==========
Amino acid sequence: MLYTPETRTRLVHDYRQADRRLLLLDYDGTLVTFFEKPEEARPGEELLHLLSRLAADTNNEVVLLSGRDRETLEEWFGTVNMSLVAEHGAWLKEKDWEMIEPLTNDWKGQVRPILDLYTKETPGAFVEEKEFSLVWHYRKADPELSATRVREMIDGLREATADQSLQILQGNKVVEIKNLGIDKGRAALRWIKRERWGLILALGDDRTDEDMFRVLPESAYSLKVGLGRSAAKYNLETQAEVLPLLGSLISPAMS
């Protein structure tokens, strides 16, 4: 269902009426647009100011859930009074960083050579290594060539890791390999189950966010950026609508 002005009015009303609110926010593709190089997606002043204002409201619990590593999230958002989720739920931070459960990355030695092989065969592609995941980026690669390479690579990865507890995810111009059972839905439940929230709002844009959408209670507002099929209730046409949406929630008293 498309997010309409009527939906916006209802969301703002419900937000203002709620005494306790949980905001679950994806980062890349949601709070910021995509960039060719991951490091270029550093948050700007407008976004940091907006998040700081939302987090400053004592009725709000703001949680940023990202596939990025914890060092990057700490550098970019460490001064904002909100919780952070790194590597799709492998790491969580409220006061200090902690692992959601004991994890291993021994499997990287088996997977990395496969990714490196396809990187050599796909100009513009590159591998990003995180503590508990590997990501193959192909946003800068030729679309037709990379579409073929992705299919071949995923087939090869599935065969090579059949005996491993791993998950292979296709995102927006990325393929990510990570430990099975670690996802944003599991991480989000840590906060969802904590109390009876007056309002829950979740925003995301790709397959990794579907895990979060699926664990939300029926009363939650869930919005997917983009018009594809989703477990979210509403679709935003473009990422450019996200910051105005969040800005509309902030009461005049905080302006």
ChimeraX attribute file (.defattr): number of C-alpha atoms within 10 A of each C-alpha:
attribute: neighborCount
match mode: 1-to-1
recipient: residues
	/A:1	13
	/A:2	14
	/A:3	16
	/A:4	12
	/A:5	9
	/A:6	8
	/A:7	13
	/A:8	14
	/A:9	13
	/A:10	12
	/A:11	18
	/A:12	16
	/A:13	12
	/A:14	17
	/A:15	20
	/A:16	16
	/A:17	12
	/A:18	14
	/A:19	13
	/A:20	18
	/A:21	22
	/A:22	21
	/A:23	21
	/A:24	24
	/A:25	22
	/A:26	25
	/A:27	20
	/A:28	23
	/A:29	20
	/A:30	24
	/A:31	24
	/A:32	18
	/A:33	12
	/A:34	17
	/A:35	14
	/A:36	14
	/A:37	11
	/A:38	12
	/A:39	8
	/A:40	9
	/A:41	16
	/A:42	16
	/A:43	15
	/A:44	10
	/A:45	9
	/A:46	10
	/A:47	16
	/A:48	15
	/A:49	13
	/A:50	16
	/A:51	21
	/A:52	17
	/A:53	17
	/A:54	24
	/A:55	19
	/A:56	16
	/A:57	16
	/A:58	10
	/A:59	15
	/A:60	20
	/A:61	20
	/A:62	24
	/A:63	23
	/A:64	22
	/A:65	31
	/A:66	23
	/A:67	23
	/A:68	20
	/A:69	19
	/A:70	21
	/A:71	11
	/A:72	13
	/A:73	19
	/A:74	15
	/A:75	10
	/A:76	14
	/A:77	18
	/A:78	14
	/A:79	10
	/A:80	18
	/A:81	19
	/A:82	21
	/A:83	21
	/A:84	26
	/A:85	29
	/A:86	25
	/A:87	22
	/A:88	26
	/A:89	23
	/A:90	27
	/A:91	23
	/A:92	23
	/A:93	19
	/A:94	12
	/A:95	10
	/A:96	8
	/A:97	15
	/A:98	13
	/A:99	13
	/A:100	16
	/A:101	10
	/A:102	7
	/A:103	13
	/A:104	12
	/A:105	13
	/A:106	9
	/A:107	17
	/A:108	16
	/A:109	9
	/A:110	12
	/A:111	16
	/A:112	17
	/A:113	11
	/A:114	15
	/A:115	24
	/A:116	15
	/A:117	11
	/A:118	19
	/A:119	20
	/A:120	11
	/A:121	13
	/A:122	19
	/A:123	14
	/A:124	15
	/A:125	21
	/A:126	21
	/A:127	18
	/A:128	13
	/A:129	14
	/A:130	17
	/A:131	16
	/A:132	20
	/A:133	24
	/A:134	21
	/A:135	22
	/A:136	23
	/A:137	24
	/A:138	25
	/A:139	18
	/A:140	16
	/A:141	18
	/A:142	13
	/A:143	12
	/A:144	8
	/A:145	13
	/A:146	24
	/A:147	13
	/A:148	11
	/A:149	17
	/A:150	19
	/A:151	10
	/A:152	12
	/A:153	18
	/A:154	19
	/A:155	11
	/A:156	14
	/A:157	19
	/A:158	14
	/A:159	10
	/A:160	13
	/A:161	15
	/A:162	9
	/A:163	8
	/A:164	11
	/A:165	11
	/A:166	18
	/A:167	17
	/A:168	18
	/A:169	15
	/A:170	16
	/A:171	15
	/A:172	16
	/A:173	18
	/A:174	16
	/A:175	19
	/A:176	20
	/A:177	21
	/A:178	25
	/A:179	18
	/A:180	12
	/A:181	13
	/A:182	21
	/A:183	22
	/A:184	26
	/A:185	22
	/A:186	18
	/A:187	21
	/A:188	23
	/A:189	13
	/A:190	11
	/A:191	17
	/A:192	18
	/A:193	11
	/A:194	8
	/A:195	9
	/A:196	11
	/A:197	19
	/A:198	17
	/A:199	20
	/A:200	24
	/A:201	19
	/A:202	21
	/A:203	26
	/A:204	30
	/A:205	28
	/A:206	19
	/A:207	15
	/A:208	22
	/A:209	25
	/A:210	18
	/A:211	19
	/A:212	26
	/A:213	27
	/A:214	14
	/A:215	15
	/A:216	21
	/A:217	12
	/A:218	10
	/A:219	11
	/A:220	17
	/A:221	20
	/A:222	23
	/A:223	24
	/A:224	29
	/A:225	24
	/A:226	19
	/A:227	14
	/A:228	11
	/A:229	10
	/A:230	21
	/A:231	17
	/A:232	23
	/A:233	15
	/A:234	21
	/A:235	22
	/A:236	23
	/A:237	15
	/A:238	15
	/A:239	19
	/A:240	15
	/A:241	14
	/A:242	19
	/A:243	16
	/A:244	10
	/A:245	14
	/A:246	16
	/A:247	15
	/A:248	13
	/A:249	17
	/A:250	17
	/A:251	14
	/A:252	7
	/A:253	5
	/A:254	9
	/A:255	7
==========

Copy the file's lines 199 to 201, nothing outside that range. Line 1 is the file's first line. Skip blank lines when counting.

	/A:193	11
	/A:194	8
	/A:195	9